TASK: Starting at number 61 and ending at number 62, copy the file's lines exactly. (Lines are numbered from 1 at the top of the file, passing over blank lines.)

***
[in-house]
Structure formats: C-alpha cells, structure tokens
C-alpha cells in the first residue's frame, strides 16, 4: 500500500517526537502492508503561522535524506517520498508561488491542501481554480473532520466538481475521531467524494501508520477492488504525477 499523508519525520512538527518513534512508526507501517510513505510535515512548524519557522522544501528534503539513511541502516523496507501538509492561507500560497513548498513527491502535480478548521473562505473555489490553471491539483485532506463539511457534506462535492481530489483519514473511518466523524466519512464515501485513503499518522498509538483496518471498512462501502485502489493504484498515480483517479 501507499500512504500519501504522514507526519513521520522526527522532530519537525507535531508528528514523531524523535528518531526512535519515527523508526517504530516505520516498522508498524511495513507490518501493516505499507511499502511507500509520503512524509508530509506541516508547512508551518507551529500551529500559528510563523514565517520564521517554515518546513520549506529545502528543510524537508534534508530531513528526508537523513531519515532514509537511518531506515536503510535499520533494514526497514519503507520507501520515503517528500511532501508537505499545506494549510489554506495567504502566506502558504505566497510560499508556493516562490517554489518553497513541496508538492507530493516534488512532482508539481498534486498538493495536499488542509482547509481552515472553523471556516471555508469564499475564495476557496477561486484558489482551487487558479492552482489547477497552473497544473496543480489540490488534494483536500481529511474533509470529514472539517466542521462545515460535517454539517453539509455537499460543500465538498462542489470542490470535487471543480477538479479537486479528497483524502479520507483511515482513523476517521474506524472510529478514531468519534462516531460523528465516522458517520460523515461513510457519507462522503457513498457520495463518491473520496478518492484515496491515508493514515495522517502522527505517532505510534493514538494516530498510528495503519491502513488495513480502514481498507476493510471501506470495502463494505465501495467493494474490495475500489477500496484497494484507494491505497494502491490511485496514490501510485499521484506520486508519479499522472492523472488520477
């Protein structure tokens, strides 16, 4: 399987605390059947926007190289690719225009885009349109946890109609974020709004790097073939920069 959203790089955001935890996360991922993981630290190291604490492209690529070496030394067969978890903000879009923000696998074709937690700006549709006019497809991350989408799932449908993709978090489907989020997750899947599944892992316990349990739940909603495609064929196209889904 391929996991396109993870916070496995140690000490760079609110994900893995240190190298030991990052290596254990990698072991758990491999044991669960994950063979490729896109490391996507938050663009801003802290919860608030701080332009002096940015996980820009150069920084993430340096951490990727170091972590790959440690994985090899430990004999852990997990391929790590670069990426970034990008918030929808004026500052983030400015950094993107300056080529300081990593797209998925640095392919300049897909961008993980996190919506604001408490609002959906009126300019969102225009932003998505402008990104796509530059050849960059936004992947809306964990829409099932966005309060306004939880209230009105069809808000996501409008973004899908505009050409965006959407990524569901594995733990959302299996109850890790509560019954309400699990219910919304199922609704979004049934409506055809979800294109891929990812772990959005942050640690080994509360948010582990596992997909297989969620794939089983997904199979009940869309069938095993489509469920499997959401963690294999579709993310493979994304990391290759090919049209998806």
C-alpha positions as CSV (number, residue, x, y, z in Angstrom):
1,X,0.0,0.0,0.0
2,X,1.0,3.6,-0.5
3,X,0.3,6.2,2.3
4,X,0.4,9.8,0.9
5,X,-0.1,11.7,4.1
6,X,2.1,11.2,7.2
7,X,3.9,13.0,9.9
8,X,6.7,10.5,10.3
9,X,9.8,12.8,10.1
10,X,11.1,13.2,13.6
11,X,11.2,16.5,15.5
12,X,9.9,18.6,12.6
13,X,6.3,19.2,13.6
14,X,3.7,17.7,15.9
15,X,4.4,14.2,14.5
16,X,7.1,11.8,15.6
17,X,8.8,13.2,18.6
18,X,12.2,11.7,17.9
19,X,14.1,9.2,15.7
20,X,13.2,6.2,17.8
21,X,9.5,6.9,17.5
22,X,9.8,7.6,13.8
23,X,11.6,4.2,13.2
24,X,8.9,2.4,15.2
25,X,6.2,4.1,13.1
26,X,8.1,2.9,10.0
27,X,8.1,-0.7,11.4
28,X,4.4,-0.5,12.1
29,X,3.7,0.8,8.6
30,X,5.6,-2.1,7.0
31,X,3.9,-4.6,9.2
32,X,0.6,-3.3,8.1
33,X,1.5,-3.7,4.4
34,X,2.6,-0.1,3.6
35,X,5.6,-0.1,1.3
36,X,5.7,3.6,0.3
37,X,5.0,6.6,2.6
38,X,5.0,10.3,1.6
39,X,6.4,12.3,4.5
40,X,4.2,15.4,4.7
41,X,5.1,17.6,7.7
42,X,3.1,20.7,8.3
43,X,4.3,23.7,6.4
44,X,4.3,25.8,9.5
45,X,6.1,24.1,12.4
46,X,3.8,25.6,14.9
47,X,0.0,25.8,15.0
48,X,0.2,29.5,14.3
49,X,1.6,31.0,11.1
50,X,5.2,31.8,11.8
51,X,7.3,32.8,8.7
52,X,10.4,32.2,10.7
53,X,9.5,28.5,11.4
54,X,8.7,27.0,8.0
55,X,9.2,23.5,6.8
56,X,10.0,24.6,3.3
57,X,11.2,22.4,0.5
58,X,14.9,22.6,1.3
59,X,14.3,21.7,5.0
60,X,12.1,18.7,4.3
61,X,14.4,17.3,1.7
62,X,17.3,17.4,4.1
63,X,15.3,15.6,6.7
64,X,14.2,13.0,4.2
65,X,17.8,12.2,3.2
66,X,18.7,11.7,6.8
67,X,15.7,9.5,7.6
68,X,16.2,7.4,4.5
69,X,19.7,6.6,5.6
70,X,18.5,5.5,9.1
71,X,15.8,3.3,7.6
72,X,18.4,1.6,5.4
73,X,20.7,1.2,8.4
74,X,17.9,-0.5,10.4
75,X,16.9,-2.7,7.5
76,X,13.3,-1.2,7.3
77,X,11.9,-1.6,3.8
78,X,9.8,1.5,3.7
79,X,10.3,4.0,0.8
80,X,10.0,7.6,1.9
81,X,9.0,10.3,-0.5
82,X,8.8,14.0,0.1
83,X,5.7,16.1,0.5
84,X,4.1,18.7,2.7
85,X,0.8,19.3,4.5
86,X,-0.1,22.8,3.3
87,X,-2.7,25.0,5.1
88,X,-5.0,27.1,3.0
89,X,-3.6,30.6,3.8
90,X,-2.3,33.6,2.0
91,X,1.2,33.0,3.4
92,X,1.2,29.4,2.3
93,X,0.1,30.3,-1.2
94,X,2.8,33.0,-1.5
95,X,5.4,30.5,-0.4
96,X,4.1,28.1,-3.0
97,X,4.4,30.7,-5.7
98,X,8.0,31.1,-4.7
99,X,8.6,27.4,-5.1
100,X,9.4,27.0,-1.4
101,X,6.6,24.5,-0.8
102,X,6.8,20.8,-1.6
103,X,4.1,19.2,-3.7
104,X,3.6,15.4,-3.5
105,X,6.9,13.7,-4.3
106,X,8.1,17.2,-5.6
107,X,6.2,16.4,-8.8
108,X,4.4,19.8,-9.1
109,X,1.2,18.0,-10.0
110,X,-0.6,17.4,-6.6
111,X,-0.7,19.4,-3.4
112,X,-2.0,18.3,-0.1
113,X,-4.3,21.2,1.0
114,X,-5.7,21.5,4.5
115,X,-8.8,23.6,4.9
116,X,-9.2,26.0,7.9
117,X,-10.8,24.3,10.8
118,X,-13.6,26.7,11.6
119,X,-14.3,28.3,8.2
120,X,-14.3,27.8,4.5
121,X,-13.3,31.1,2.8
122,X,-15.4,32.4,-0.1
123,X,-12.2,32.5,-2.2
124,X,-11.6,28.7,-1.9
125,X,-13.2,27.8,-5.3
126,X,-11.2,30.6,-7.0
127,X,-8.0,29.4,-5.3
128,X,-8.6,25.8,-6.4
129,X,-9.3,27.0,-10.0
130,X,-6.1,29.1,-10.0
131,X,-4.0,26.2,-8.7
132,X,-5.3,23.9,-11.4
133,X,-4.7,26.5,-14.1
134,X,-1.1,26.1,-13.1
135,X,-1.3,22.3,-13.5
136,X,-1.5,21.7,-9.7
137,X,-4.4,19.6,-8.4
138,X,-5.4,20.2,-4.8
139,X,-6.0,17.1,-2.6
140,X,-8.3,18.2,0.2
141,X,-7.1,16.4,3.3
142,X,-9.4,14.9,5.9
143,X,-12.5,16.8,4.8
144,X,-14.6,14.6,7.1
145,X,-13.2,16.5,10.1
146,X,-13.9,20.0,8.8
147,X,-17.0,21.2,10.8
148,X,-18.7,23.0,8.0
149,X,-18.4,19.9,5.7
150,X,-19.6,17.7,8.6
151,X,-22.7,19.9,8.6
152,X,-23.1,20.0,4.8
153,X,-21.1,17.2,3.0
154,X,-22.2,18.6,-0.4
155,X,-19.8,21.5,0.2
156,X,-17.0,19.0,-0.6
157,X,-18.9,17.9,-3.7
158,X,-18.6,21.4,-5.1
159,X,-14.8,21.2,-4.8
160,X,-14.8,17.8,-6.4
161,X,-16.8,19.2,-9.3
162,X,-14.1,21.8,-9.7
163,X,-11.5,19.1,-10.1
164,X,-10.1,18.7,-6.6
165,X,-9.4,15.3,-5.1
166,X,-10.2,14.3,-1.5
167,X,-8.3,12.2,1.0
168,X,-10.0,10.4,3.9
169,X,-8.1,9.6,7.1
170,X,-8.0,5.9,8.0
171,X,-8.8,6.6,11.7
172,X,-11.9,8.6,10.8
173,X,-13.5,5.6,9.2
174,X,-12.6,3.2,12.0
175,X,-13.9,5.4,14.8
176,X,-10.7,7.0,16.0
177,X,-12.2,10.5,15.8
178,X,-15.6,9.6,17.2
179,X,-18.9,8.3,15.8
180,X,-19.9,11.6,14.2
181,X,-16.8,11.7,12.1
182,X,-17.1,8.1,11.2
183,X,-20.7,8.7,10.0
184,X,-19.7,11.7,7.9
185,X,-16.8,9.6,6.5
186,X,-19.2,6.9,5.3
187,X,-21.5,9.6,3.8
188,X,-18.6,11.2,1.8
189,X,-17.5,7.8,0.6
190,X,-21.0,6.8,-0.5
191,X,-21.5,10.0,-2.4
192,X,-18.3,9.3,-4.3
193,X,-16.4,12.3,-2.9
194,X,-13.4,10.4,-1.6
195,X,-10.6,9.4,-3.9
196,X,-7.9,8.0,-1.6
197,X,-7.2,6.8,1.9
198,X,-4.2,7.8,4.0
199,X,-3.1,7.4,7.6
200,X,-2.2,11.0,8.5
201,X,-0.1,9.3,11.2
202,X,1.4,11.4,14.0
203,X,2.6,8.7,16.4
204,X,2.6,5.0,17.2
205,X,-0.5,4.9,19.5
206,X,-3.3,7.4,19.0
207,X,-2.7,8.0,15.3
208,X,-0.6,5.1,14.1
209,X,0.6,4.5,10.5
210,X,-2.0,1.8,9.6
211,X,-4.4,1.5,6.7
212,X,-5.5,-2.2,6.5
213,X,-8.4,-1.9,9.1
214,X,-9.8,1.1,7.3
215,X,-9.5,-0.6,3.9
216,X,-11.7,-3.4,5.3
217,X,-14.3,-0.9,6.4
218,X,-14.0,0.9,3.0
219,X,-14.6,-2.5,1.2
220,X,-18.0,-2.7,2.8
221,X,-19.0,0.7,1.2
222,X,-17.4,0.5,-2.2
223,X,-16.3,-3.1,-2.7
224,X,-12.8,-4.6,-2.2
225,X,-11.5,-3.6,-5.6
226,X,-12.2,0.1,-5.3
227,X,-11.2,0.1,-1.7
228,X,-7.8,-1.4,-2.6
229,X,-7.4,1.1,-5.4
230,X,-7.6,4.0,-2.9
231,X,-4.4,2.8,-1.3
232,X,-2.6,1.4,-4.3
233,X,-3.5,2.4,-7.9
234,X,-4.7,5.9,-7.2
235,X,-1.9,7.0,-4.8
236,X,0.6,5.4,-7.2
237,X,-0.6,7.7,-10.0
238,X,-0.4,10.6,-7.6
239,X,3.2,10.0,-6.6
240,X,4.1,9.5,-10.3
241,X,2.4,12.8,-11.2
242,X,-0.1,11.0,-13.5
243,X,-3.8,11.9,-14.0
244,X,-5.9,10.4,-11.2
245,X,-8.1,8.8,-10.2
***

56,X,10.0,24.6,3.3
57,X,11.2,22.4,0.5